By Jayship Earth
I know this may come as a shock to some readers, but there are in fact several other theme parks in central Florida outside the Disney property. And many of these parks are well worth your time, even if it means scheduling an extra day or two to your Disney trip. Universal Studios Florida and its sister-park, Island of Adventure, are terrific parks that have gotten better and better with each year, and I always makes sure to devote at least one day to them when I’m in Orlando.
Providing tips for touring these 2 parks could easily fill a whole blog series, but I’ll try to give the basics. Since this is a Disney blog, we’ll assume you are staying near or on Disney property. If you have a car, it’s about a 20-minute drive away. If you are using Magical Express, Universal had shuttle bus packages that can be added to park tickets, for a low fee. These buses will come to your resort at a predetermined time, and drop you back off at the end of the day. Lastly, you might consider possibly spending either the first or last night of your Disney trip at a Universal resort hotel. Doing this automatically provides with early entry into the parks, and Express Passes, Universal’s version of a front-of-the-line pass that is normally an additional fee to day guests.
Like Disney, arriving at Universal very early is just as important. After parking or getting dropped off, you’ll stroll through Universal’s CityWalk, their version of a Downtown Disney-style shopping district. There are a lot of great stores here and plenty of places to eat (usually a better option than eating in the parks). Eventually you’ll come to a fork in the road and go to either Universal Studios or Islands of Adventure. The parks are walking distance from each other, making for easy park-hopping.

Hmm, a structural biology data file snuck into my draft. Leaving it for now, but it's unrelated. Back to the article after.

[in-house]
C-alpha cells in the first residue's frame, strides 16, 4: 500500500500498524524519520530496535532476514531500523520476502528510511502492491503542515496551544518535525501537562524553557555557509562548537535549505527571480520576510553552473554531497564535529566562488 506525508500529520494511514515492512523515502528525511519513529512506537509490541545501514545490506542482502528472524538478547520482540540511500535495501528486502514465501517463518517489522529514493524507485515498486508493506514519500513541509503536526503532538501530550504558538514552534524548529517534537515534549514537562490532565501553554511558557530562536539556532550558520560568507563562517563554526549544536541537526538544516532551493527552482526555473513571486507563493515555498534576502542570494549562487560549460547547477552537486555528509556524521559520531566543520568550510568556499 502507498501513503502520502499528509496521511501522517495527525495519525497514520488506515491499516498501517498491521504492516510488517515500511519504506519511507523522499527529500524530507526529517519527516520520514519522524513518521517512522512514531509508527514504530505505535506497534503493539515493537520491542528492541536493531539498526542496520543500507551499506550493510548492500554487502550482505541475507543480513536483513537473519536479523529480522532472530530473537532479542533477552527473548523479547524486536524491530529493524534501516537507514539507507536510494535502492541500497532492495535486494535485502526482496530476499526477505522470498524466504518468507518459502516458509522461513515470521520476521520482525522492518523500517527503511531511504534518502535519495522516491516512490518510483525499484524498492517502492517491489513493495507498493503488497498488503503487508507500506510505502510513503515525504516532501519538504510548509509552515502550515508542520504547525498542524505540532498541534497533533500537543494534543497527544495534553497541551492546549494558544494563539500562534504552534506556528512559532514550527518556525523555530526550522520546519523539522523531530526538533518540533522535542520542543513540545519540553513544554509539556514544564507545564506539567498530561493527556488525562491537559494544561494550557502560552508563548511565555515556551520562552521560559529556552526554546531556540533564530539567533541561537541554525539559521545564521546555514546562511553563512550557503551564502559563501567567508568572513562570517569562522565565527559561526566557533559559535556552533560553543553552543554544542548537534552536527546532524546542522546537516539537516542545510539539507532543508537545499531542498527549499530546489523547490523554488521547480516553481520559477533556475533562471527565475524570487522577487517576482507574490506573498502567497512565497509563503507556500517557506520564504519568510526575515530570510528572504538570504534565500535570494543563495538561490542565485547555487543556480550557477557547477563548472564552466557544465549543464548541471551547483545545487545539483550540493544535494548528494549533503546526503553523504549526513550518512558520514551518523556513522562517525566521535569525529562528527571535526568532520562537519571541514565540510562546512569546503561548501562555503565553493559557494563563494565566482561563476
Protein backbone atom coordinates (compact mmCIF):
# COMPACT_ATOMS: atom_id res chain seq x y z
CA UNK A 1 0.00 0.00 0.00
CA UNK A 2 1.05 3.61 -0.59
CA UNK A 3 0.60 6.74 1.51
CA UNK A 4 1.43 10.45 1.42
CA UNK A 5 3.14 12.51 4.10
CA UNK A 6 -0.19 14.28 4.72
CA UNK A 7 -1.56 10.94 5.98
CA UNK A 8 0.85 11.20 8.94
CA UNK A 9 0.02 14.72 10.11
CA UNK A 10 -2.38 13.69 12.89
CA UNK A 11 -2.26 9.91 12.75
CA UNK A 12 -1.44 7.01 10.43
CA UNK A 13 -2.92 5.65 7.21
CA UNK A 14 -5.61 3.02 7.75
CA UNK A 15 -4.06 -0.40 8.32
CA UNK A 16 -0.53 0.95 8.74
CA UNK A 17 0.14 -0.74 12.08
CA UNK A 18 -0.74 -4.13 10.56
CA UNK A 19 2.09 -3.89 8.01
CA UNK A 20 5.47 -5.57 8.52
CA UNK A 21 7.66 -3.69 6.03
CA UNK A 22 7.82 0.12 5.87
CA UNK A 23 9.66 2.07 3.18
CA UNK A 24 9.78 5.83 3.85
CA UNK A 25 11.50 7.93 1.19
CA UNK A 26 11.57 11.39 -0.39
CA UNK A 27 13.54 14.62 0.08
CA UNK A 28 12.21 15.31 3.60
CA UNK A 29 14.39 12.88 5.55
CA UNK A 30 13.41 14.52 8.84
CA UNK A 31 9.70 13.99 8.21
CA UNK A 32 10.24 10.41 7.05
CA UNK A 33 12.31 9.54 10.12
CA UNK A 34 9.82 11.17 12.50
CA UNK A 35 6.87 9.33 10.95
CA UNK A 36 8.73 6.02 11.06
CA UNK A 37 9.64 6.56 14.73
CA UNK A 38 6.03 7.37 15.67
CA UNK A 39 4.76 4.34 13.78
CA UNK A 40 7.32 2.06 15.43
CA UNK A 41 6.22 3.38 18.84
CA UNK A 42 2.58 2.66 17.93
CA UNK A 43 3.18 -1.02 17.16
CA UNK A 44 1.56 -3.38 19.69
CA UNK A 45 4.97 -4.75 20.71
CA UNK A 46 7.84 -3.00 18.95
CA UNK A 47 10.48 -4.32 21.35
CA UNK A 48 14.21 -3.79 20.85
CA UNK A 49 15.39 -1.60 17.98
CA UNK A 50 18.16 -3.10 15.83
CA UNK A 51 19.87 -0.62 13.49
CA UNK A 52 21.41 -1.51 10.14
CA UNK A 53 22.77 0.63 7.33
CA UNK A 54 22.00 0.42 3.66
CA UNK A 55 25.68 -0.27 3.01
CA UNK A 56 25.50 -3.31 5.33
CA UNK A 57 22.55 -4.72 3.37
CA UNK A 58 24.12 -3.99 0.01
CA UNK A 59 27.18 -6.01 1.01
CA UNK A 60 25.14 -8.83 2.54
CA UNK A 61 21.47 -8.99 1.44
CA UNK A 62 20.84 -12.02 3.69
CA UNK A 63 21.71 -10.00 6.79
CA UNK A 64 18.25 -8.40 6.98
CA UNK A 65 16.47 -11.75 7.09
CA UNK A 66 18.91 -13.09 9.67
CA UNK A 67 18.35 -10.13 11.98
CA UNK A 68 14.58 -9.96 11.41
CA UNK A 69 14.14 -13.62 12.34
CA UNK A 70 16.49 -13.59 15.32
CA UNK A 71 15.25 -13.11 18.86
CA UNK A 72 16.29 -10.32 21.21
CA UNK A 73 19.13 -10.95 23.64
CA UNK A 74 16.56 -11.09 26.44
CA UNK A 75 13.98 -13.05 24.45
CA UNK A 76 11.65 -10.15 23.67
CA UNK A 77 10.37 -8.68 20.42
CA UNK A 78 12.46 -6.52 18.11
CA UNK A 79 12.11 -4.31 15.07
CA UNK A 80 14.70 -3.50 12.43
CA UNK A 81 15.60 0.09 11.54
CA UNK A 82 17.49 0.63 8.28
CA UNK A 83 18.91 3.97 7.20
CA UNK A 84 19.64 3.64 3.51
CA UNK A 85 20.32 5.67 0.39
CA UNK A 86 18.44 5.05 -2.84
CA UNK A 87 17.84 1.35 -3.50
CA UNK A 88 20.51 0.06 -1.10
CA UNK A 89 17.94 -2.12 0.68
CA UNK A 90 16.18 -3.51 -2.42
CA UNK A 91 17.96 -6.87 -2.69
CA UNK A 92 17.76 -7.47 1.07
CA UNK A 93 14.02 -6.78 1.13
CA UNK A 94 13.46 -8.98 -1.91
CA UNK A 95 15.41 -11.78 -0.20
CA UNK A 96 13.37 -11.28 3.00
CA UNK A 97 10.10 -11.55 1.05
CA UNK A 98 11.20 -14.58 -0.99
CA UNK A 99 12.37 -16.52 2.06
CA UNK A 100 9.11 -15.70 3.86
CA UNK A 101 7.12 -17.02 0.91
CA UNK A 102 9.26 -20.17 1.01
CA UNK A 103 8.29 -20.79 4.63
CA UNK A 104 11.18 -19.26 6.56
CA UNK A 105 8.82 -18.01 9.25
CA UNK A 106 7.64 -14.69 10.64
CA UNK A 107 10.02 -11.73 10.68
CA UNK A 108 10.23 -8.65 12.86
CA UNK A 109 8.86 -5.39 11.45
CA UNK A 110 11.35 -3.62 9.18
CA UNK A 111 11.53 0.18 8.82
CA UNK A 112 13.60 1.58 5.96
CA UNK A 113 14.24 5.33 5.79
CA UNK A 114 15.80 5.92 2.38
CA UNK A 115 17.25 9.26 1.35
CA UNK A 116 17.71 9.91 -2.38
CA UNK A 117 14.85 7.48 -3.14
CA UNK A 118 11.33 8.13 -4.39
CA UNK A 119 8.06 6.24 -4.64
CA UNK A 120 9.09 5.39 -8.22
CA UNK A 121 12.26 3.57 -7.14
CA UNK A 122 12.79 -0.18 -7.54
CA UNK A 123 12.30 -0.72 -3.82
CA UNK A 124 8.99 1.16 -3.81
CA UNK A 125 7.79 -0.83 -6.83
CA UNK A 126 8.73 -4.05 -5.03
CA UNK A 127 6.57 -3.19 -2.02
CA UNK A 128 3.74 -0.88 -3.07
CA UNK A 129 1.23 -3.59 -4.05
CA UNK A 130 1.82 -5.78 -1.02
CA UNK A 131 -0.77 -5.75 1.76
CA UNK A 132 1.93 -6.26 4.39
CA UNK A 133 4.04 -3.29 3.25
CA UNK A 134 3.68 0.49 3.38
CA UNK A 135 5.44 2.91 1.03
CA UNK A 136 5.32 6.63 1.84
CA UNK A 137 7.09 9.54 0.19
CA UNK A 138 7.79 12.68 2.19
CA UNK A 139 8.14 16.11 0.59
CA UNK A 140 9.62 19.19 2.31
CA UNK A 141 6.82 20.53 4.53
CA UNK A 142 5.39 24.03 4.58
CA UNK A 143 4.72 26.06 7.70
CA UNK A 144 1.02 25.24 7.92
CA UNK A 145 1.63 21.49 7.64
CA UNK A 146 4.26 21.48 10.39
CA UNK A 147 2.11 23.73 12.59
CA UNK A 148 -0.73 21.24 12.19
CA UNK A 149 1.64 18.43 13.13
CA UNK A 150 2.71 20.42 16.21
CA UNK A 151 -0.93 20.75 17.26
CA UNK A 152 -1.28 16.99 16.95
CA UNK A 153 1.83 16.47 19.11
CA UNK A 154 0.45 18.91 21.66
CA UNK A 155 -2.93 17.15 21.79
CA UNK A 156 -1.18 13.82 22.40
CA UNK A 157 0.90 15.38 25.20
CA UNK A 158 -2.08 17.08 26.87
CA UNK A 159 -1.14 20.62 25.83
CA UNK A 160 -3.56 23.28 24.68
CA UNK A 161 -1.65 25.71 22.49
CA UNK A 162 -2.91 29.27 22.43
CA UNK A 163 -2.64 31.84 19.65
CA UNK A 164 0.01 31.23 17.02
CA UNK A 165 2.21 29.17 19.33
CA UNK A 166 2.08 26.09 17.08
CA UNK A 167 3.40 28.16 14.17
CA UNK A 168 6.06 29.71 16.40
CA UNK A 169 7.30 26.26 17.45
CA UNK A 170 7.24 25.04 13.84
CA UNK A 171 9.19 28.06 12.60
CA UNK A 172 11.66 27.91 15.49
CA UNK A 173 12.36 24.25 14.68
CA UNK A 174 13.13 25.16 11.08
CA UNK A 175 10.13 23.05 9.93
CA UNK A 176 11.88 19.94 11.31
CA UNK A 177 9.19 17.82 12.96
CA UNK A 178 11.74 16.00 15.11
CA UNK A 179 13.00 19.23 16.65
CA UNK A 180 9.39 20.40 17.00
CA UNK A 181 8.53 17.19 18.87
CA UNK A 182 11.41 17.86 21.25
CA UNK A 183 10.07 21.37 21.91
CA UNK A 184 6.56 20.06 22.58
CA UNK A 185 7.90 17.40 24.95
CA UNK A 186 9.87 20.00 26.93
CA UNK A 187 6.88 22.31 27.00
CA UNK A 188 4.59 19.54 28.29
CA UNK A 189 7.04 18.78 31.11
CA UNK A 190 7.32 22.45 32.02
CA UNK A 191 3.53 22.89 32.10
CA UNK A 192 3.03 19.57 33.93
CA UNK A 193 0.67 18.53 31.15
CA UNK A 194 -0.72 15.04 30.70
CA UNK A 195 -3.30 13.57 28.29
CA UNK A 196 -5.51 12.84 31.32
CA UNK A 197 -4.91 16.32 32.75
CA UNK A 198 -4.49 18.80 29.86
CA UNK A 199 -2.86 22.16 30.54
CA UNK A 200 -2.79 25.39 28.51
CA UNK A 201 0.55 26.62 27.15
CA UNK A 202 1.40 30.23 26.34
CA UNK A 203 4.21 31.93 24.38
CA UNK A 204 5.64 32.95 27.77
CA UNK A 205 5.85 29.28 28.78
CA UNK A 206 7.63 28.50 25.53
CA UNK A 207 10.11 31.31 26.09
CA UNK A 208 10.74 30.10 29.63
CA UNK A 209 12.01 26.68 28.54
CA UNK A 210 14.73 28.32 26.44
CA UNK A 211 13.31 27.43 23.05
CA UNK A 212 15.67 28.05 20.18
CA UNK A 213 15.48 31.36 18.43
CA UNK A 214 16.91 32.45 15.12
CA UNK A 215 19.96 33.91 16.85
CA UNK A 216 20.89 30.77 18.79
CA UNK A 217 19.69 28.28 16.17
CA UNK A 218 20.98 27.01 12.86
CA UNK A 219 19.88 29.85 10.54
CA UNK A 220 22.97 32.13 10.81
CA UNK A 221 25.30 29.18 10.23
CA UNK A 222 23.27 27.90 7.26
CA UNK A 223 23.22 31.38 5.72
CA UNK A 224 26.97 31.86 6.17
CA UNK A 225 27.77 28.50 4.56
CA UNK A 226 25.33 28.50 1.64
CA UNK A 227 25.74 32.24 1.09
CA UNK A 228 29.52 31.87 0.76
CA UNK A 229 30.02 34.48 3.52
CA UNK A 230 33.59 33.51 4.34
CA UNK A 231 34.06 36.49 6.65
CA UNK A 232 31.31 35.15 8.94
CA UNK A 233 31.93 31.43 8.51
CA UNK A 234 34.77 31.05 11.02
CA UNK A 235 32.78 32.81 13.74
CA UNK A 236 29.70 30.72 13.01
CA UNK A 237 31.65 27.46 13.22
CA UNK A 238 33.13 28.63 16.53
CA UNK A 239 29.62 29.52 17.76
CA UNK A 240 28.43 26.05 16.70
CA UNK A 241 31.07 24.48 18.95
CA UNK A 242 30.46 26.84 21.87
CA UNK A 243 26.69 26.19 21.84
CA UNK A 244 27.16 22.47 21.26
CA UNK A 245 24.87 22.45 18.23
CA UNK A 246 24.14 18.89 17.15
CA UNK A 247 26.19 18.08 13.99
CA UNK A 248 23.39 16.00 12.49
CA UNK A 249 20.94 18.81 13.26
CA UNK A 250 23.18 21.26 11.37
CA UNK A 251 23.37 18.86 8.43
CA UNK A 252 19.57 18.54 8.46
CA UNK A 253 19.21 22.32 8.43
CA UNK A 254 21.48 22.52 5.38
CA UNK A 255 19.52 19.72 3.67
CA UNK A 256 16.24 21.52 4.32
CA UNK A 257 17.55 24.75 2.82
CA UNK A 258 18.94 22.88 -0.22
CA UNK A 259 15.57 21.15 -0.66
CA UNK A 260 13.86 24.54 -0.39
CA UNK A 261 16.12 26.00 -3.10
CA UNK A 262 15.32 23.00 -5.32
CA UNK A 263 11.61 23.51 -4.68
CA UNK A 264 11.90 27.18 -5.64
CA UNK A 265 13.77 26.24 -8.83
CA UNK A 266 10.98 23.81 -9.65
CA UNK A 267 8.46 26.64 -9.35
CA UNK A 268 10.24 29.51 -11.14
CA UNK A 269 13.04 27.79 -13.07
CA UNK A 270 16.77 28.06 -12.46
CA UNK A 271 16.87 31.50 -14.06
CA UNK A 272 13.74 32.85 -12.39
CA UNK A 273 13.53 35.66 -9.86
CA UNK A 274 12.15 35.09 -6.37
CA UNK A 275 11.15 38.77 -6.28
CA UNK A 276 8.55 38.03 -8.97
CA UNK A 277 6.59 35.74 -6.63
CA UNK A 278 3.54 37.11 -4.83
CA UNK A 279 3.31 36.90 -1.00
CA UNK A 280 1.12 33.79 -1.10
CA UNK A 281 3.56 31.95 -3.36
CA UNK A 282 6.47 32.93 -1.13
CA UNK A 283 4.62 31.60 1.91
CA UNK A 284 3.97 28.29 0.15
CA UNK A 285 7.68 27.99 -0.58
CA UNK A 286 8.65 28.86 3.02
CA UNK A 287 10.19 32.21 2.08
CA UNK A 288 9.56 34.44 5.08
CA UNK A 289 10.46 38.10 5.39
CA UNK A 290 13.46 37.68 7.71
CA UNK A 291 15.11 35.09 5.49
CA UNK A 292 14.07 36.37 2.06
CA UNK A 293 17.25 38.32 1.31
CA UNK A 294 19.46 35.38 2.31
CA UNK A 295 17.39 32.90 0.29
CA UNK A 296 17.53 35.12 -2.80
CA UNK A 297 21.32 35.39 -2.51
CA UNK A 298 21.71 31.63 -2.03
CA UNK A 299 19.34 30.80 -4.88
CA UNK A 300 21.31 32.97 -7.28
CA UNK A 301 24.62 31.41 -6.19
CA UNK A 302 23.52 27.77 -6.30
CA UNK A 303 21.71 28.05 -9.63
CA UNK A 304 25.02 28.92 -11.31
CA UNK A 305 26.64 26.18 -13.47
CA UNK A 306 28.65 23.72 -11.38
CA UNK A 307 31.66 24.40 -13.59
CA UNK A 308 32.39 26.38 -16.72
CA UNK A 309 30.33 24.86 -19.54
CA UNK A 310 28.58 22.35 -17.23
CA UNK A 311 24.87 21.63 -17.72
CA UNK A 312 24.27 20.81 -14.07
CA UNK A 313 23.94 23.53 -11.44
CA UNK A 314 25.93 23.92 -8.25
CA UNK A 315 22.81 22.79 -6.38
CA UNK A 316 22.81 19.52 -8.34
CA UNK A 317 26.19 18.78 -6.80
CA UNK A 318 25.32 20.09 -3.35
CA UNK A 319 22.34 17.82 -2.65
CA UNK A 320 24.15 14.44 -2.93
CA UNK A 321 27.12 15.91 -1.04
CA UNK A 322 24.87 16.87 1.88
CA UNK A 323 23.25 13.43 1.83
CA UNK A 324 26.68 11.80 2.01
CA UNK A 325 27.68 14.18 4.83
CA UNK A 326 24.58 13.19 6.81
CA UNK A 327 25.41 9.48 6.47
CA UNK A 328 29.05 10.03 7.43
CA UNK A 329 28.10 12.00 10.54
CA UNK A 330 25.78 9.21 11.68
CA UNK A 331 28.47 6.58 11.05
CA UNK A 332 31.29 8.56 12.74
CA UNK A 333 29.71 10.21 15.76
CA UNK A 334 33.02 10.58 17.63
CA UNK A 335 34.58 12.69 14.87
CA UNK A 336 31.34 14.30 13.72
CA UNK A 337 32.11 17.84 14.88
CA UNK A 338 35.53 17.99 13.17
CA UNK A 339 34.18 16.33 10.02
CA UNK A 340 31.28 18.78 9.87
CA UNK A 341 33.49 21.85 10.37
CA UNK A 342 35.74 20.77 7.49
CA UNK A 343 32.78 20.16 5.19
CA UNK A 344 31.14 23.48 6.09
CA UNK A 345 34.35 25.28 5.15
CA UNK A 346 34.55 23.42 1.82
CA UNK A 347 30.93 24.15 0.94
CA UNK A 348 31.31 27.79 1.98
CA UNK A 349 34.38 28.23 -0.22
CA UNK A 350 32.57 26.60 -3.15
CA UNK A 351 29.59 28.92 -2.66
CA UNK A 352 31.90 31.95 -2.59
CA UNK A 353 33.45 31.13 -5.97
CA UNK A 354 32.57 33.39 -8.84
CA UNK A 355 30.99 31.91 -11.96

Universal Studios is the older park, and it shows in some areas. The general theme is a movie studio, complete with a 3 hour movie set tour that actually puts Hollywood Studios’ Backlot Tour to shame. Highlights in this park include The Mummy roller coaster, The Transformers and Despicable Me 3-D simulator rides and the new Simpsons-inspired Springfield land. Another popular attraction is the Rip, Ride and Rock-it roller coaster, a ride that lets guests choose their own soundtrack before blast off and even traveling out of the park and over CityWalk.
The Studios Park is a little hit and miss for me. For every excellent attraction like Transformers, you have some incredibly dated attraction like Terminator 2 3-D. While T2 is still fun, it feels like it is definitely passed its prime. Although, ET, while probably the oldest attraction at the park, feels a bit more classic and is actually my wife’s favorite. But maybe that’s an overall problem with Universal; they are able to capitalize on what’s hot fairly quickly, but once the excitement fades, the attractions feel old very fast. The Men in Black ride, while fun, already feels like it’s from a by-gone time-period (remember the 90’s, kids?). Disney still has a leg up on Universal in that their rides, no matter what age, feel classic and rarely go out of style.
I am not a big fan of dining at Universal Studios. Most of the resturants in this park feel like the worst version of “themepark food”, lots of terrible premade-pizzas, burgers and deep fried items. If you’re hungry while at the Studios, I would recommend hopping to Islands of Adventure or CityWalk.